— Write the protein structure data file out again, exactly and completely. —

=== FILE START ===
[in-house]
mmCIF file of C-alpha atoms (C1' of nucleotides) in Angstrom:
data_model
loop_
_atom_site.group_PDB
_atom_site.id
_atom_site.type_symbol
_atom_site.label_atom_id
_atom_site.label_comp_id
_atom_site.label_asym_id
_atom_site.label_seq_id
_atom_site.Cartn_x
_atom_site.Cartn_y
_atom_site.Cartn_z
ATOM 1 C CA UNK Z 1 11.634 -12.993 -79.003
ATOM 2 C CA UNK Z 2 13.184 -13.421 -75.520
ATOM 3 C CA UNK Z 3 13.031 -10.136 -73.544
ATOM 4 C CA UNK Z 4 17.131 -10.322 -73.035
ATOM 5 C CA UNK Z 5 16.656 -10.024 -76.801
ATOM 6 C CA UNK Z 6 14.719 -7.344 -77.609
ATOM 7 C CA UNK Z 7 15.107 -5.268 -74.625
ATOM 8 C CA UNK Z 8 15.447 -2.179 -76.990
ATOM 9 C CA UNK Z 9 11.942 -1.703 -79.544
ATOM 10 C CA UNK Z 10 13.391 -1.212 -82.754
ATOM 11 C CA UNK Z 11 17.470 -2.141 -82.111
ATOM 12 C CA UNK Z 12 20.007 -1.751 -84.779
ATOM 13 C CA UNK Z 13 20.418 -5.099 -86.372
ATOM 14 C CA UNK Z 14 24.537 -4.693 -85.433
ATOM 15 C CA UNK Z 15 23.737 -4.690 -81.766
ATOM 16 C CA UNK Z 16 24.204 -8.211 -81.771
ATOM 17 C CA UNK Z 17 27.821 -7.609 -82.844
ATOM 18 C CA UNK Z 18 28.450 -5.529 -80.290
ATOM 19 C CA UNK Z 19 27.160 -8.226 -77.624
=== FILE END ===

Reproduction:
[in-house]
mmCIF file of C-alpha atoms (C1' of nucleotides) in Angstrom:
data_model
loop_
_atom_site.group_PDB
_atom_site.id
_atom_site.type_symbol
_atom_site.label_atom_id
_atom_site.label_comp_id
_atom_site.label_asym_id
_atom_site.label_seq_id
_atom_site.Cartn_x
_atom_site.Cartn_y
_atom_site.Cartn_z
ATOM 1 C CA UNK Z 1 11.634 -12.993 -79.003
ATOM 2 C CA UNK Z 2 13.184 -13.421 -75.520
ATOM 3 C CA UNK Z 3 13.031 -10.136 -73.544
ATOM 4 C CA UNK Z 4 17.131 -10.322 -73.035
ATOM 5 C CA UNK Z 5 16.656 -10.024 -76.801
ATOM 6 C CA UNK Z 6 14.719 -7.344 -77.609
ATOM 7 C CA UNK Z 7 15.107 -5.268 -74.625
ATOM 8 C CA UNK Z 8 15.447 -2.179 -76.990
ATOM 9 C CA UNK Z 9 11.942 -1.703 -79.544
ATOM 10 C CA UNK Z 10 13.391 -1.212 -82.754
ATOM 11 C CA UNK Z 11 17.470 -2.141 -82.111
ATOM 12 C CA UNK Z 12 20.007 -1.751 -84.779
ATOM 13 C CA UNK Z 13 20.418 -5.099 -86.372
ATOM 14 C CA UNK Z 14 24.537 -4.693 -85.433
ATOM 15 C CA UNK Z 15 23.737 -4.690 -81.766
ATOM 16 C CA UNK Z 16 24.204 -8.211 -81.771
ATOM 17 C CA UNK Z 17 27.821 -7.609 -82.844
ATOM 18 C CA UNK Z 18 28.450 -5.529 -80.290
ATOM 19 C CA UNK Z 19 27.160 -8.226 -77.624